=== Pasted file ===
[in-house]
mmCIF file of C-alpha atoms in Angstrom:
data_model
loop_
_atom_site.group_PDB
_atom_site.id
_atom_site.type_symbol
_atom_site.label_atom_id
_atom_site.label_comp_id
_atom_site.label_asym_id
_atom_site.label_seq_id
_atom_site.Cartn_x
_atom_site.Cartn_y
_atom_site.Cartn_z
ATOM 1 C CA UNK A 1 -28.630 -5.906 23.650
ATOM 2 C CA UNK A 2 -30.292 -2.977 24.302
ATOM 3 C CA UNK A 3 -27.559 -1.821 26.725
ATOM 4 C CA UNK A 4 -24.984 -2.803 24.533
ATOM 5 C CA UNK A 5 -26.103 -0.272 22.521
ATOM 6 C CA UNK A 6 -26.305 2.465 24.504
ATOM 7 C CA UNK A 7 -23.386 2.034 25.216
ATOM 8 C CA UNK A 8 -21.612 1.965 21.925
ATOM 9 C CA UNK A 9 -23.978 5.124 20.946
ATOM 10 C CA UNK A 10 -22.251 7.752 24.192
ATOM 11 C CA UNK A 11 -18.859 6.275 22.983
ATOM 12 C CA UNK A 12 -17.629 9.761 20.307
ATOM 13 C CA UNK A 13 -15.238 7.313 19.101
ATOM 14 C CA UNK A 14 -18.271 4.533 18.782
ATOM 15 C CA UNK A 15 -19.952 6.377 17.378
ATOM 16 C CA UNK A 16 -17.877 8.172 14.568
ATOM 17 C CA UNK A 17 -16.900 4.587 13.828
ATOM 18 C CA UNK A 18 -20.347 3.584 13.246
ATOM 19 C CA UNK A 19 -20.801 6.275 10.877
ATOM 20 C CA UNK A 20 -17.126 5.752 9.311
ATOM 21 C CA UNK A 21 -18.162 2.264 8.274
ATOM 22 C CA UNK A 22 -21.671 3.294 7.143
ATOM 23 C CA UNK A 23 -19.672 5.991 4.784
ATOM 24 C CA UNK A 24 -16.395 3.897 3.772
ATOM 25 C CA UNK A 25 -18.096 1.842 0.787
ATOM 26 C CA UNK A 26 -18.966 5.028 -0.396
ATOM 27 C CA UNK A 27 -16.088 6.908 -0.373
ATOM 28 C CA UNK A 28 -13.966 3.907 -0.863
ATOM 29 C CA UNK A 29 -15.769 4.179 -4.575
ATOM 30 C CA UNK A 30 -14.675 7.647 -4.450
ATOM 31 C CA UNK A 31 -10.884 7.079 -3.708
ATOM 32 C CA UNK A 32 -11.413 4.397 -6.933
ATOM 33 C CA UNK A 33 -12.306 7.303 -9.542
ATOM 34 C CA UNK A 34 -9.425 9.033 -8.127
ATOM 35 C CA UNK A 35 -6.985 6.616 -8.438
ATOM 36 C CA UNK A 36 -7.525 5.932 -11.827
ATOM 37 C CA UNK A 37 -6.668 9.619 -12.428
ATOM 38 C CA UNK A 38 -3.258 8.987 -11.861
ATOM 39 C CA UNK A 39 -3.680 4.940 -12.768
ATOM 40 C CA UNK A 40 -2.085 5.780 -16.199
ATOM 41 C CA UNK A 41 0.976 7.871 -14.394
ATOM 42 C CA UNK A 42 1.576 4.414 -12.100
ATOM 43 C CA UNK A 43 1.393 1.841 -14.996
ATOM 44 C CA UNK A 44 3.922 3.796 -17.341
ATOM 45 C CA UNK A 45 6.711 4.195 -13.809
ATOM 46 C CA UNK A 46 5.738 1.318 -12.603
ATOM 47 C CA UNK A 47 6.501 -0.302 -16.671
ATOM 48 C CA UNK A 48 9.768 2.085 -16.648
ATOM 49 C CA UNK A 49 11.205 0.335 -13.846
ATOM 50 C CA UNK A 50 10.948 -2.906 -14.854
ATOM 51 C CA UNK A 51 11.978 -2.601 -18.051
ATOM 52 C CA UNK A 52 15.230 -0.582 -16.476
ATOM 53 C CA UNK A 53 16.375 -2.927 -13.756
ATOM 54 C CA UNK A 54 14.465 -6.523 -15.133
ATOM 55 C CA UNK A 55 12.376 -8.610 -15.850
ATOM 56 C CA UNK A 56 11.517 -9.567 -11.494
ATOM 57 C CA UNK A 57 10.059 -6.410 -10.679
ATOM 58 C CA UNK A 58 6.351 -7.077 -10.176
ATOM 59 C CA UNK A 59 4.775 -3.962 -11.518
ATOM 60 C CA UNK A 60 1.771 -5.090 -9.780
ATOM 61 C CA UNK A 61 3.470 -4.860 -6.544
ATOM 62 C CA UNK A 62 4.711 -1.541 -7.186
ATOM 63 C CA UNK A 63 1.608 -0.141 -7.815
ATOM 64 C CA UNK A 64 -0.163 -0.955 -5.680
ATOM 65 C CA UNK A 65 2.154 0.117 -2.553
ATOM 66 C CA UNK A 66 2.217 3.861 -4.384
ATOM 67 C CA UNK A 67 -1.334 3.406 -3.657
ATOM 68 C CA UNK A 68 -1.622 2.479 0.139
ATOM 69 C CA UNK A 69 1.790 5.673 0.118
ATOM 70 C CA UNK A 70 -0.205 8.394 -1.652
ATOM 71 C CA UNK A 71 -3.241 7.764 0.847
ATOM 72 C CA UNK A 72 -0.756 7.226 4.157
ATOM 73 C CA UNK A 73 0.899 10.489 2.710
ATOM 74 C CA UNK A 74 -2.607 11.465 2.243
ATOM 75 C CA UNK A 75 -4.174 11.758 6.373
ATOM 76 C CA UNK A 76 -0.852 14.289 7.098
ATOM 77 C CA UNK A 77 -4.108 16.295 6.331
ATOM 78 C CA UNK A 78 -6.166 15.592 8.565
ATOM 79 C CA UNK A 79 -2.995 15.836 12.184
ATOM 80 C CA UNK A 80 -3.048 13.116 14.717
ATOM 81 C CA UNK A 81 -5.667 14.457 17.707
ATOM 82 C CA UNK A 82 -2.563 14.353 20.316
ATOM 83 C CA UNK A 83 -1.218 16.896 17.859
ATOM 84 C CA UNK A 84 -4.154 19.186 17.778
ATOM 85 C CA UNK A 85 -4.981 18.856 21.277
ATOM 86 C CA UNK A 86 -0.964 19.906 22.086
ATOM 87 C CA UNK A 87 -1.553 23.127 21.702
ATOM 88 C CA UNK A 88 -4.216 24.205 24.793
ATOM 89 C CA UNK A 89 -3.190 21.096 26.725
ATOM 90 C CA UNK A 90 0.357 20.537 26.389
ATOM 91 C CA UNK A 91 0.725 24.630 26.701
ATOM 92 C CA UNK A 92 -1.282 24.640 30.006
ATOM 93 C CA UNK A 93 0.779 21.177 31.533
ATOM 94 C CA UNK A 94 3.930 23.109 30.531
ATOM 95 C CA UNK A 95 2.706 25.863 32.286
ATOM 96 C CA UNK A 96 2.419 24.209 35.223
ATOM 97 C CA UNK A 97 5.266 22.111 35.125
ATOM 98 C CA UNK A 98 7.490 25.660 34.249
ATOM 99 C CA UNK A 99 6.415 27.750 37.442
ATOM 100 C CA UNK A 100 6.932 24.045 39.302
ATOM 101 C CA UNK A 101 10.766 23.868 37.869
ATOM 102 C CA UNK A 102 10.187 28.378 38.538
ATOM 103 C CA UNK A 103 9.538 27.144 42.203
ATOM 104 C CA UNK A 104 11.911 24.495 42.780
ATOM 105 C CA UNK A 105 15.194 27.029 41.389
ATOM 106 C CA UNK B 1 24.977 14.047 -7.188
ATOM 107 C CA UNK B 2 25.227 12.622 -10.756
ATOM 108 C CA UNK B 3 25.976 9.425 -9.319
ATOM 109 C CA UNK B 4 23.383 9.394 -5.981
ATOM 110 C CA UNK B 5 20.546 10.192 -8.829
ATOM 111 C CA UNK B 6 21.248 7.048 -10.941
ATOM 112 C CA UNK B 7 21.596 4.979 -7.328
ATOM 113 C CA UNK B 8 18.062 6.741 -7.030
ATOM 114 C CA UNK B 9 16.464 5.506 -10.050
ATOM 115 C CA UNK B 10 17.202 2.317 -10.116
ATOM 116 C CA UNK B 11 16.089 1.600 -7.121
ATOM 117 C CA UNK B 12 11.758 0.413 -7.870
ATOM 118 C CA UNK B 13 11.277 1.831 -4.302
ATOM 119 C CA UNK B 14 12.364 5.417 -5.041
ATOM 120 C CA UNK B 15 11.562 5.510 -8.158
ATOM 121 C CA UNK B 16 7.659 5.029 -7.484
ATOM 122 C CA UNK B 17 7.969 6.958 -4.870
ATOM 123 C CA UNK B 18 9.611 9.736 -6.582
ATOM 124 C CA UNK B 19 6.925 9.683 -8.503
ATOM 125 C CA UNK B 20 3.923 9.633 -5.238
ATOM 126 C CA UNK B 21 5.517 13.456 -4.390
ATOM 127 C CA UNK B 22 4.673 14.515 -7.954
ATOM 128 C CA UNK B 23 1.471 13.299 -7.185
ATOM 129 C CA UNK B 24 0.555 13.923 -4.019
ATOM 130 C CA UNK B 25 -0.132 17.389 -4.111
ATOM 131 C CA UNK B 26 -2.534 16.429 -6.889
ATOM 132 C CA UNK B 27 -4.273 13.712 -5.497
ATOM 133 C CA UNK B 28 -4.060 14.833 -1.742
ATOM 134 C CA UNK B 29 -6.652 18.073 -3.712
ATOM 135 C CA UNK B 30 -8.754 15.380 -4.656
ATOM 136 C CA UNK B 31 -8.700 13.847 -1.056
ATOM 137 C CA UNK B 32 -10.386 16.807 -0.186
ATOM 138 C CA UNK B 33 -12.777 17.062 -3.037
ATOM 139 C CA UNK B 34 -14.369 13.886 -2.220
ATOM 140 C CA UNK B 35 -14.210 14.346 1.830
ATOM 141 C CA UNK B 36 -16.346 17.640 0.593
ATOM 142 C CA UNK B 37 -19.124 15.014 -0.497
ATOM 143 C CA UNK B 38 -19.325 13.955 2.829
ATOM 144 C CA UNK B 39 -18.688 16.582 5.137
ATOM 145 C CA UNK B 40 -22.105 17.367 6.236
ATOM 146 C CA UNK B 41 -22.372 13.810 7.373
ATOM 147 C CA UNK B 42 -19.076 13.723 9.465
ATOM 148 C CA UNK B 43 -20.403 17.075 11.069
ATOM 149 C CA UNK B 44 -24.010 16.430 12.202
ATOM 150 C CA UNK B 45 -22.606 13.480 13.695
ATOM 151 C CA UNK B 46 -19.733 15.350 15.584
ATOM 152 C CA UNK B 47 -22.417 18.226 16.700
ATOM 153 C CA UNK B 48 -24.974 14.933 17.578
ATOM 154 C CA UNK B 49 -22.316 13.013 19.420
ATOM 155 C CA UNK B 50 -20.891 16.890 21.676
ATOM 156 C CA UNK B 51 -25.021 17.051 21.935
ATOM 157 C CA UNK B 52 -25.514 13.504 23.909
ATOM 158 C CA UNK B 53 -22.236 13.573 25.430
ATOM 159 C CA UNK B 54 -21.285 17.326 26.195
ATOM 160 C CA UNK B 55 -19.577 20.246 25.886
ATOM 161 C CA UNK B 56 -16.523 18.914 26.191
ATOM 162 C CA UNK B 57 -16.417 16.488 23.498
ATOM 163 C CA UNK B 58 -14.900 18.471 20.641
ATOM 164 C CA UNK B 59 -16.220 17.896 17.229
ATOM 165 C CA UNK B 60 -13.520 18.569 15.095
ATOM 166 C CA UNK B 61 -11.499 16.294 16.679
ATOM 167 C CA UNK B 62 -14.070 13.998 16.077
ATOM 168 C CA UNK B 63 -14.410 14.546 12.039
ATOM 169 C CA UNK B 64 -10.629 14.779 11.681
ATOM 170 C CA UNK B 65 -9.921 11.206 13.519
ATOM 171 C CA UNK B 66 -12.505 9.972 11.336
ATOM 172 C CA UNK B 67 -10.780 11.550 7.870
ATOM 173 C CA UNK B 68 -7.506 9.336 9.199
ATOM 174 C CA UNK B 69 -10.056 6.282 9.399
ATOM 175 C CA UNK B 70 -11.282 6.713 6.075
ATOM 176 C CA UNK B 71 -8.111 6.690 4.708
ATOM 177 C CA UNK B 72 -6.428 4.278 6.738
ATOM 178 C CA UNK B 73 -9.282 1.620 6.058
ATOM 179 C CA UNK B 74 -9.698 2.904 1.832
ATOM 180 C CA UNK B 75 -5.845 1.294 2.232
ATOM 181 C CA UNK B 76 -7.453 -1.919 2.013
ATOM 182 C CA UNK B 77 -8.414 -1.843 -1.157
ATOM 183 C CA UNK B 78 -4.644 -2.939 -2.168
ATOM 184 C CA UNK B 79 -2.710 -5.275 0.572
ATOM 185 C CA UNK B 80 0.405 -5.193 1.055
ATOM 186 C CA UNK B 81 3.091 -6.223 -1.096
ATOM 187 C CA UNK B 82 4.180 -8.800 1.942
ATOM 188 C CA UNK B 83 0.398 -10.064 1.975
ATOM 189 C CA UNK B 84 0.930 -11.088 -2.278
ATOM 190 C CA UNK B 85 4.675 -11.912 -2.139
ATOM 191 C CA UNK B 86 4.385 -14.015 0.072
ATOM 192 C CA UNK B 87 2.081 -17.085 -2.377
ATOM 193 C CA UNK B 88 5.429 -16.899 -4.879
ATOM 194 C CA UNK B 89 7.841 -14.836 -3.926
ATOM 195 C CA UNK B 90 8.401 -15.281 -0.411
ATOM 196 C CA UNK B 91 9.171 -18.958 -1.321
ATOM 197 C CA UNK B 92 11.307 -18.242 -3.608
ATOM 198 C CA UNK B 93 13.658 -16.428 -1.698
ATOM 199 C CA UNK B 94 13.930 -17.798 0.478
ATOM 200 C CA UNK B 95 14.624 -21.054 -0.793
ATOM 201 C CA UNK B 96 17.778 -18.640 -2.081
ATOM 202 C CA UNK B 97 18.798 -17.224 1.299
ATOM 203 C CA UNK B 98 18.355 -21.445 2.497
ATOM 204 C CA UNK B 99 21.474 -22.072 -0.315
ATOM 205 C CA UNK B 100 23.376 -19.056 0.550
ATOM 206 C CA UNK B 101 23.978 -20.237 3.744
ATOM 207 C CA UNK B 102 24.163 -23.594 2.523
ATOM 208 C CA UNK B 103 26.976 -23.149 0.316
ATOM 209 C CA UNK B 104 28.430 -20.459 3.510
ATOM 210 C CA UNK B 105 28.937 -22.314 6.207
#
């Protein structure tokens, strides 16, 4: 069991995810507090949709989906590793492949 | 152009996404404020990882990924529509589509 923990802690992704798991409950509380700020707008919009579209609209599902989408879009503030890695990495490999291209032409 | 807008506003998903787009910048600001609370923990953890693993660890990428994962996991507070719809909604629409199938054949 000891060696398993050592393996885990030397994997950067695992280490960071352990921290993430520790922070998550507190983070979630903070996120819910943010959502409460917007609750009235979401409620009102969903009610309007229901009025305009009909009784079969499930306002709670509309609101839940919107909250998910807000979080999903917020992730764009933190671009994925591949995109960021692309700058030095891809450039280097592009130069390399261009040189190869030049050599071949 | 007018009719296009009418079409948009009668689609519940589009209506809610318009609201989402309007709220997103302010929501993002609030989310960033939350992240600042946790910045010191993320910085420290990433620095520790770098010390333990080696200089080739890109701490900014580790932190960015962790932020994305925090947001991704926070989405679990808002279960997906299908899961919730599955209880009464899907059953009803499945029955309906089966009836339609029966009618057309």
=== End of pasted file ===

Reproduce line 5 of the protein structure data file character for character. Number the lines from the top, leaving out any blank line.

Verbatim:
_atom_site.group_PDB